A. It is a very small step, but it was what we could manage. At least we have created a model here. Instead of just waiting for Islamabad to come and fund us, we have dedicated CNG buses with an e-ticketing system. I know we need thousands of such buses. But what can we do? Everywhere in the world, mass transit is handled by the federal government of that country.

Q. Why did you approach the high court against the Sindh chief minister’s notification?

A. I filed the petition against one of the notifications which stated that the city government could not sell or buy property. We were in the phase of many transactions and that notification had stopped everything. Now, as the mayor of the city, I should have all the rights, otherwise they should just take me off this seat.Whenever there’s a dispute between any two organisations, you go to a third organisation to resolve the dispute. So I approached the high court to resolve the issue.

Q. What flaws did you come across in the local government system during your tenure?

A. The biggest flaw is that enforcement is not there. A person sitting on my seat will remain paralysed if city and traffic police is not placed under the nazim’s control. Also, the entire land of the city should come under the jurisdiction of the city government and not the provincial government. Presently, one has to buy land from the provincial government for any development project. The biggest dichotomy is that the provincial government doesn’t mind if the land is being encroached, but it won’t give it to the CDGK. Lastly, there are 13 different agencies operating in Karachi. I’ve been saying for a long time that unity of command is a must.

Q. What were the low points of your tenure?

A. I come across 10 frustrating points every day, so I can’t name just one. For example, there’s the halt of CDGK funds by the government, encroachment of city government land, and police indifference. It is very frustrating when encroachers in some areas do not let me do my job while the police just stand there. I also get frustrated when I see that people are violating traffic rules on my own constructed flyovers and bridges.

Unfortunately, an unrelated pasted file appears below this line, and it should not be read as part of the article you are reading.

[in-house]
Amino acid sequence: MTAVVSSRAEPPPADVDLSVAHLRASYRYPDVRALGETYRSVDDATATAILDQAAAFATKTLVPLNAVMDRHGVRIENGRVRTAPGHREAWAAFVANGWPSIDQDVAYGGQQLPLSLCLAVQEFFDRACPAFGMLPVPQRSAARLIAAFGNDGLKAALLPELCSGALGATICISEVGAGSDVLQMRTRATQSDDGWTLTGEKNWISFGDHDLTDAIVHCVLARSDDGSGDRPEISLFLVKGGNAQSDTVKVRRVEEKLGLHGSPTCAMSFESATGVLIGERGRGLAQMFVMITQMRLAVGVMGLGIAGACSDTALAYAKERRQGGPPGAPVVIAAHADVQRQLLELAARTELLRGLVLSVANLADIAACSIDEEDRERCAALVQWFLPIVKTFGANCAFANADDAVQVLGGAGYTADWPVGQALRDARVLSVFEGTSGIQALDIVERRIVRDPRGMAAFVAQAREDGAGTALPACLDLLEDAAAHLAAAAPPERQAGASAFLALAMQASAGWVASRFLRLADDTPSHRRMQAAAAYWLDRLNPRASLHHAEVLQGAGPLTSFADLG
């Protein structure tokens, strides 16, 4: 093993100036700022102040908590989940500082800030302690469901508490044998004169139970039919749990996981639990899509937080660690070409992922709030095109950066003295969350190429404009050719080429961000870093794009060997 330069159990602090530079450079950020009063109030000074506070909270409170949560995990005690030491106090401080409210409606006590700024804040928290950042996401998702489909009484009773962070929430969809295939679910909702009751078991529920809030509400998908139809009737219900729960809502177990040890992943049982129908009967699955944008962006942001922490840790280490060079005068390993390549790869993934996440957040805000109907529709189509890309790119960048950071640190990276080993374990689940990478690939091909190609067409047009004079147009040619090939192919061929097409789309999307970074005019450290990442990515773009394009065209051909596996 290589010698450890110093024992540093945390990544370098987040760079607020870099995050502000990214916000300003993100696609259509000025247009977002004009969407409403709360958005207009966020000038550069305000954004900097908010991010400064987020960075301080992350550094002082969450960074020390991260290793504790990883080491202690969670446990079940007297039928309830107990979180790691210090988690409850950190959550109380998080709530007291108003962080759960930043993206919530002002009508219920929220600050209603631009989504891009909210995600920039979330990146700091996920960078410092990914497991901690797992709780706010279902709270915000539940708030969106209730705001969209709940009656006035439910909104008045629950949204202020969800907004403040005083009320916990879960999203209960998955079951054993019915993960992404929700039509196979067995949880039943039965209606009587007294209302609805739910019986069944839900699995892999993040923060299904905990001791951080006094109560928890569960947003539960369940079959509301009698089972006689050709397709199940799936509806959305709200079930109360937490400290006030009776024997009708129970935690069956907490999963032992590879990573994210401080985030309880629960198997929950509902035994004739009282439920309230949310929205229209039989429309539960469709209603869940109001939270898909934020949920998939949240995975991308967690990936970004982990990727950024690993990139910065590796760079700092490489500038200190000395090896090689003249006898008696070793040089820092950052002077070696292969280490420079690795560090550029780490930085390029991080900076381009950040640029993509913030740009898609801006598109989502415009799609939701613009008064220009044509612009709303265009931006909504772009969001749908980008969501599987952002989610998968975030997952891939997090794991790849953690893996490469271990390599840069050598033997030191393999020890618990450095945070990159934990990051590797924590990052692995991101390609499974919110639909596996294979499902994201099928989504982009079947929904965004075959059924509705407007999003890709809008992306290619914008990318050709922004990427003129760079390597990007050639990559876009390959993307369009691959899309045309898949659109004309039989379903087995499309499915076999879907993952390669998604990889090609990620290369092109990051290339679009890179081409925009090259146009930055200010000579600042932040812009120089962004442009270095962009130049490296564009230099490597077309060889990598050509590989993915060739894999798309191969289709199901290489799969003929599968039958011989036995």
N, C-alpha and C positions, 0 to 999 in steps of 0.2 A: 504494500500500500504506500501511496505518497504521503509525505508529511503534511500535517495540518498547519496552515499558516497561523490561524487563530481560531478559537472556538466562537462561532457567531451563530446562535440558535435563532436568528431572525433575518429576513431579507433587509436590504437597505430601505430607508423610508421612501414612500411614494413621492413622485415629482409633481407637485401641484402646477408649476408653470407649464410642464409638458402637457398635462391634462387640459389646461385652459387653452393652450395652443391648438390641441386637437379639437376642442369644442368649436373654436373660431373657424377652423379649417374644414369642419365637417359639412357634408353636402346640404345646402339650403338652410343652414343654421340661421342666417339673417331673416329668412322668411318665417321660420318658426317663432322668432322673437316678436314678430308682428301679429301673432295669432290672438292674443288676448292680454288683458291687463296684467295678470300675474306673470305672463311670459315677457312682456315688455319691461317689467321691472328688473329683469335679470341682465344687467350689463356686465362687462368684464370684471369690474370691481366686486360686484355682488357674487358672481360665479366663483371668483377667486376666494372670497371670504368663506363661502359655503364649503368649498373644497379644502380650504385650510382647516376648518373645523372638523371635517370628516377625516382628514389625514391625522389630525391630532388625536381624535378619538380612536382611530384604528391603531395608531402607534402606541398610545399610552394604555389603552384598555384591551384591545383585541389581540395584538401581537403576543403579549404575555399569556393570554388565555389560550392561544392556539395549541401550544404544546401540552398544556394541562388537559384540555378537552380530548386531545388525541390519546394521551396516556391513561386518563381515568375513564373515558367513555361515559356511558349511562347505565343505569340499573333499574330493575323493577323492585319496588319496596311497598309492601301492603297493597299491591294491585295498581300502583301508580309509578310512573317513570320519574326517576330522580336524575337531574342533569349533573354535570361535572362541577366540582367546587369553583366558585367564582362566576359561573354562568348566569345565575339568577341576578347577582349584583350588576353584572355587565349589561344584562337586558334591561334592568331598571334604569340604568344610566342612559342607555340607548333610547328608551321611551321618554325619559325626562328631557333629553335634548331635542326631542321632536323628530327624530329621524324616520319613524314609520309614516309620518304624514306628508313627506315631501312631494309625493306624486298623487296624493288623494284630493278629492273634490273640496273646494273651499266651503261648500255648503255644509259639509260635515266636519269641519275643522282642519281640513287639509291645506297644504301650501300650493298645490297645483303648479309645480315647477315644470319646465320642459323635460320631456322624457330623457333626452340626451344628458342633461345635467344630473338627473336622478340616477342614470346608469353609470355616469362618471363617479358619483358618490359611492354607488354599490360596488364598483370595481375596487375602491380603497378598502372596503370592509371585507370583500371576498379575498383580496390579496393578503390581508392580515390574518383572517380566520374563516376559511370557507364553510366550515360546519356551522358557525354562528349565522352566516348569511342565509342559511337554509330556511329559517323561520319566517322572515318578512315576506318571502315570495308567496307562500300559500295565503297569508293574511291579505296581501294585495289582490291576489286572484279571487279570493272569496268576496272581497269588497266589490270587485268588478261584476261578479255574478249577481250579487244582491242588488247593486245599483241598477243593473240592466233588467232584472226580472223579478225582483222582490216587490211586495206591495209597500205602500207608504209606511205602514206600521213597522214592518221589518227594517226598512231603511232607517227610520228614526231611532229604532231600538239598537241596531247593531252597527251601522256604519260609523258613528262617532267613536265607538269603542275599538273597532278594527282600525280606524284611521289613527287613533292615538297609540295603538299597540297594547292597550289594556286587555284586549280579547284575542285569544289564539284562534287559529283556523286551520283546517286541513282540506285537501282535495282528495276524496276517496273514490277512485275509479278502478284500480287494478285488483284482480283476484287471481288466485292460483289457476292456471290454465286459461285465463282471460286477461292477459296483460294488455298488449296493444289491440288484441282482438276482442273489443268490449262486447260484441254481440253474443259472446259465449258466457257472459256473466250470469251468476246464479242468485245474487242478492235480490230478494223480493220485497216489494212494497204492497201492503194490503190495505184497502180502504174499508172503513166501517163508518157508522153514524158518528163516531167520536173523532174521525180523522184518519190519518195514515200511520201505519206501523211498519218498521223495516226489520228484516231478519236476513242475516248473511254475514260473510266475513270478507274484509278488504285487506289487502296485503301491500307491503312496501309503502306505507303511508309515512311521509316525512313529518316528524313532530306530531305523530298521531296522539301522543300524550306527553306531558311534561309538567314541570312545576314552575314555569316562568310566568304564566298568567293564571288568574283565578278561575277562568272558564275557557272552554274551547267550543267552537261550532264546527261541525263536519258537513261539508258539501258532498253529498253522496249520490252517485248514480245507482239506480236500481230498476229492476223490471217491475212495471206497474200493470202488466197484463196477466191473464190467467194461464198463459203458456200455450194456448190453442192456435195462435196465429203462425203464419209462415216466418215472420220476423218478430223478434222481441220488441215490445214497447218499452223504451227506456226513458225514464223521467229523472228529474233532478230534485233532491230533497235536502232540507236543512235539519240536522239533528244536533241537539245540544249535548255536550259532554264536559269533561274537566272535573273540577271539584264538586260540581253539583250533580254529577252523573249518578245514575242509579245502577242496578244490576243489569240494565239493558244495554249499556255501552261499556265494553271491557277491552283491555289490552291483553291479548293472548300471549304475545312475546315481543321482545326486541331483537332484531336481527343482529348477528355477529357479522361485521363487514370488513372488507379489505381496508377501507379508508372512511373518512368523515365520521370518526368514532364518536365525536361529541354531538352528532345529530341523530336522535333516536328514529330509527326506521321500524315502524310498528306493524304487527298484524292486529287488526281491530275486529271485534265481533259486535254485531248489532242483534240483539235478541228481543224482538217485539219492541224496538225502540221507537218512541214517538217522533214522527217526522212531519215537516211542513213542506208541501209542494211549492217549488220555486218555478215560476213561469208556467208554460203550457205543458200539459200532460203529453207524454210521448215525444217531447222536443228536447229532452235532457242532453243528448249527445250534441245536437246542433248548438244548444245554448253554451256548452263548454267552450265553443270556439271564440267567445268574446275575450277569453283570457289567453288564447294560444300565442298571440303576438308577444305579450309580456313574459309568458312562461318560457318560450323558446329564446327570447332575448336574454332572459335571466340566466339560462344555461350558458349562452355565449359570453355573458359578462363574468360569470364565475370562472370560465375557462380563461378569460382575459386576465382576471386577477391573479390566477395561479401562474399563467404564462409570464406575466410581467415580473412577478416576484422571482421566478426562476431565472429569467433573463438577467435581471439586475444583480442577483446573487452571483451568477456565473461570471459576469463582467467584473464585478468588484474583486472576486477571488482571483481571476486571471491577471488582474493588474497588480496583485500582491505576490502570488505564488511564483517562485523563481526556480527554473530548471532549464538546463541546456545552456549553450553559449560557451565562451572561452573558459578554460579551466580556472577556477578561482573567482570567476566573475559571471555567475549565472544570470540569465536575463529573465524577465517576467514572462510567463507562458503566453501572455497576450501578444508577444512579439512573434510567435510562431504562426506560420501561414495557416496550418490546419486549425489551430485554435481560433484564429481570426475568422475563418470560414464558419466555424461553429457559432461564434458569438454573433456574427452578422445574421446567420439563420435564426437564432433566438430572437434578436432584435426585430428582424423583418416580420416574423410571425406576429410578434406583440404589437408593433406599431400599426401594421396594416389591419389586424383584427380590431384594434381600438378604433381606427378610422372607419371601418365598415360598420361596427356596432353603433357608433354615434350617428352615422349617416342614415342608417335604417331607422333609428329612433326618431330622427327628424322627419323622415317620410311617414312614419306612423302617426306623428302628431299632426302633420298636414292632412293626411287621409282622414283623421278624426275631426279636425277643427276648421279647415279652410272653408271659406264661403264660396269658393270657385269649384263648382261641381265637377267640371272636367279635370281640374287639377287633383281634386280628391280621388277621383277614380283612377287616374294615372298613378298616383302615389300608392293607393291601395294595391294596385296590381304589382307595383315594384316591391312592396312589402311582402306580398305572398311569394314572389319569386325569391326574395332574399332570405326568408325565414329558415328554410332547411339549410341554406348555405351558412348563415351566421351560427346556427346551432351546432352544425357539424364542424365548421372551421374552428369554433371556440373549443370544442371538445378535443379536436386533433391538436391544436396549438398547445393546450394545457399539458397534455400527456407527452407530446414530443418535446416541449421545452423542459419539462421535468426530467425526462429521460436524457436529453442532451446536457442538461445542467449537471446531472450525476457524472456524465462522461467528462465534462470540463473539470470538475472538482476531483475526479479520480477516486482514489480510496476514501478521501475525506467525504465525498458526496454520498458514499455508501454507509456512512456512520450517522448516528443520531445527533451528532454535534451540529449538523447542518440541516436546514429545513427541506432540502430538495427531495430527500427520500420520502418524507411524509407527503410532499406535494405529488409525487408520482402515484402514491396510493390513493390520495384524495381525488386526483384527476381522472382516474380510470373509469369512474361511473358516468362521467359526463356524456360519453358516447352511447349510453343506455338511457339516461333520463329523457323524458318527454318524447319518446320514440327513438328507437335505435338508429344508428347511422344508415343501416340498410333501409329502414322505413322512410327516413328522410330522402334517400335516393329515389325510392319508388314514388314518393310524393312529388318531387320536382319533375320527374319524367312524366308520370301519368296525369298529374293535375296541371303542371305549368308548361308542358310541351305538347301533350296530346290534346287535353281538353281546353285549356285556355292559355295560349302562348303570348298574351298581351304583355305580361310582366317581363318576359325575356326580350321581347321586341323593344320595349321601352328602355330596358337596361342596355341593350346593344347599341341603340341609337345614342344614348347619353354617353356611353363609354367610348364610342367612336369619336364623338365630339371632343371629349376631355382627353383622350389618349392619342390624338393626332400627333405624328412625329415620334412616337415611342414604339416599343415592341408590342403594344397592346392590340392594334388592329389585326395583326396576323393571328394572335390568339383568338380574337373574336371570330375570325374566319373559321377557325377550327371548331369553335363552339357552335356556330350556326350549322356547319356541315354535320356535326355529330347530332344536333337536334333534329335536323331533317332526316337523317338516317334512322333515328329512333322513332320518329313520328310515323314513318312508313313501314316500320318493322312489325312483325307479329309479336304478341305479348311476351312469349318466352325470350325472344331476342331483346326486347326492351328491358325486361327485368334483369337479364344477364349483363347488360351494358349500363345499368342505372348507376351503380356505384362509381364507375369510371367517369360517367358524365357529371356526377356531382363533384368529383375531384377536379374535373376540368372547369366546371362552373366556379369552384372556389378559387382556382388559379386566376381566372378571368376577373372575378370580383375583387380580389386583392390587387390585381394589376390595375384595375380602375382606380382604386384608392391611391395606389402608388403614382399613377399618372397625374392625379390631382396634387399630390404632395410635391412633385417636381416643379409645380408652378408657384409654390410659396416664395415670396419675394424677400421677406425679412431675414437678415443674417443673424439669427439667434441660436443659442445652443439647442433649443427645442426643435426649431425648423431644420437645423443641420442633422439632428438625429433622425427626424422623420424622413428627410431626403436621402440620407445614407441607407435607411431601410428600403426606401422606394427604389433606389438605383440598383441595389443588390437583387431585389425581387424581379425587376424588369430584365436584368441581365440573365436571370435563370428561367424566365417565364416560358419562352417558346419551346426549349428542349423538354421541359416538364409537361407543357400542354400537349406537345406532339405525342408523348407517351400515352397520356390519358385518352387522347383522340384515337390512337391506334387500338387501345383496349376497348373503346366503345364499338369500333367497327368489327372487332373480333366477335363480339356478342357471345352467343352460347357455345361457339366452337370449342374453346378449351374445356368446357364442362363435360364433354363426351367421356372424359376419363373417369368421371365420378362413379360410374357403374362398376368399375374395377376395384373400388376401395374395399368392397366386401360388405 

Q. What do you term as your best achievement?

A. Although I would like to leave that for the people to decide, I will say that my favourite project has been 1339, the complaint management system. Although it remains invisible, it’s a system that has provided a voice to the people of Karachi. Today, it’s even ISO certified. I’m really proud of it.

Q. What was the most difficult project for you to undertake?

A. Apart from the mass transit system, the 40-year-old Preedy Street project was also very difficult. Around 85 houses with 1,100 inhabitants had to be demolished. Most of them were supporters of the MQM. They didn’t say a word and let us demolish their houses. That was really difficult for me to do.

Q. Has your work affected your family life?

A. My family life has totally deteriorated… they have forgotten me. They don’t make any plans while keeping me in mind.

Q. Would you want to become the mayor of Karachi again?

A. I would beg my party not to do that. I’ll beg. Trust me, I mean it. This was like an exam for me. It was a huge responsibility and it hasn’t been a bed of roses for me. In my student life, I would always feel inner happiness when the exams came to an end. So just imagine that on your last paper somebody comes in and tells you that look you have a new exam tomorrow. How would you feel?

Q. What do you plan to do once you leave office?

A. I’m a worker of the MQM and I will continue to be a worker of the party. The party has its own philosophy. It’s not about becoming a nazim or an MPA or MNA or governor. I have tried to market MQM’s philosophy through my work. Now if I have done that well, people will realise that if it’s good for Karachi then it’s good for everybody in Pakistan.